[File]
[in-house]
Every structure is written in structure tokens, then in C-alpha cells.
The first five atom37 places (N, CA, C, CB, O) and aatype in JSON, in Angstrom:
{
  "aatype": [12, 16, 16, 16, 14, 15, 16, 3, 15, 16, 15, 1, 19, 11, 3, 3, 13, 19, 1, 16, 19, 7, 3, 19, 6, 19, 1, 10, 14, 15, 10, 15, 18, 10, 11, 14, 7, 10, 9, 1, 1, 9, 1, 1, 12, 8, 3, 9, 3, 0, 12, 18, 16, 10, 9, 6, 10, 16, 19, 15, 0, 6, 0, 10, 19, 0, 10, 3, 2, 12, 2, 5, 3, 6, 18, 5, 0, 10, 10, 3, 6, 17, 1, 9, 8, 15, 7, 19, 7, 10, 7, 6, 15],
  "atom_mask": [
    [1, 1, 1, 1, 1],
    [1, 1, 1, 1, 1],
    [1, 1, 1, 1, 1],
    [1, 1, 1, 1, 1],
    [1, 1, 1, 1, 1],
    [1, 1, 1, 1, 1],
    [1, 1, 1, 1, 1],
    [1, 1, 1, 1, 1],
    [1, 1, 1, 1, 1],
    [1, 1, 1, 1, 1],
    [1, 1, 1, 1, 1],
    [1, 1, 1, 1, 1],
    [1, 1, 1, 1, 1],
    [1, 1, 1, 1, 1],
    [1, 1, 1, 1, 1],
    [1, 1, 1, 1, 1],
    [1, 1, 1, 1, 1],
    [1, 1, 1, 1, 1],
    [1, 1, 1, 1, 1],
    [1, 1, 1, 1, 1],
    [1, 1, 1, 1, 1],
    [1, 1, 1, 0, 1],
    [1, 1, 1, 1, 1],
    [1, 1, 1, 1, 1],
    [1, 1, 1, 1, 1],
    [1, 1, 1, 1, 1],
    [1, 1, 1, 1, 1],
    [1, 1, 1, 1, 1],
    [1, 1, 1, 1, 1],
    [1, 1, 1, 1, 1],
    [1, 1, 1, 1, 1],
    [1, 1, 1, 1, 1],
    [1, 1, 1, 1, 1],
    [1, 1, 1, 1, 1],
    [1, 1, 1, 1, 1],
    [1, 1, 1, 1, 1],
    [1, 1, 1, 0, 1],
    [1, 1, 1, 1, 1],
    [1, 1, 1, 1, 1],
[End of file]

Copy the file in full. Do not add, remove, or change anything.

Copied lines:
[in-house]
Every structure is written in structure tokens, then in C-alpha cells.
The first five atom37 places (N, CA, C, CB, O) and aatype in JSON, in Angstrom:
{
  "aatype": [12, 16, 16, 16, 14, 15, 16, 3, 15, 16, 15, 1, 19, 11, 3, 3, 13, 19, 1, 16, 19, 7, 3, 19, 6, 19, 1, 10, 14, 15, 10, 15, 18, 10, 11, 14, 7, 10, 9, 1, 1, 9, 1, 1, 12, 8, 3, 9, 3, 0, 12, 18, 16, 10, 9, 6, 10, 16, 19, 15, 0, 6, 0, 10, 19, 0, 10, 3, 2, 12, 2, 5, 3, 6, 18, 5, 0, 10, 10, 3, 6, 17, 1, 9, 8, 15, 7, 19, 7, 10, 7, 6, 15],
  "atom_mask": [
    [1, 1, 1, 1, 1],
    [1, 1, 1, 1, 1],
    [1, 1, 1, 1, 1],
    [1, 1, 1, 1, 1],
    [1, 1, 1, 1, 1],
    [1, 1, 1, 1, 1],
    [1, 1, 1, 1, 1],
    [1, 1, 1, 1, 1],
    [1, 1, 1, 1, 1],
    [1, 1, 1, 1, 1],
    [1, 1, 1, 1, 1],
    [1, 1, 1, 1, 1],
    [1, 1, 1, 1, 1],
    [1, 1, 1, 1, 1],
    [1, 1, 1, 1, 1],
    [1, 1, 1, 1, 1],
    [1, 1, 1, 1, 1],
    [1, 1, 1, 1, 1],
    [1, 1, 1, 1, 1],
    [1, 1, 1, 1, 1],
    [1, 1, 1, 1, 1],
    [1, 1, 1, 0, 1],
    [1, 1, 1, 1, 1],
    [1, 1, 1, 1, 1],
    [1, 1, 1, 1, 1],
    [1, 1, 1, 1, 1],
    [1, 1, 1, 1, 1],
    [1, 1, 1, 1, 1],
    [1, 1, 1, 1, 1],
    [1, 1, 1, 1, 1],
    [1, 1, 1, 1, 1],
    [1, 1, 1, 1, 1],
    [1, 1, 1, 1, 1],
    [1, 1, 1, 1, 1],
    [1, 1, 1, 1, 1],
    [1, 1, 1, 1, 1],
    [1, 1, 1, 0, 1],
    [1, 1, 1, 1, 1],
    [1, 1, 1, 1, 1],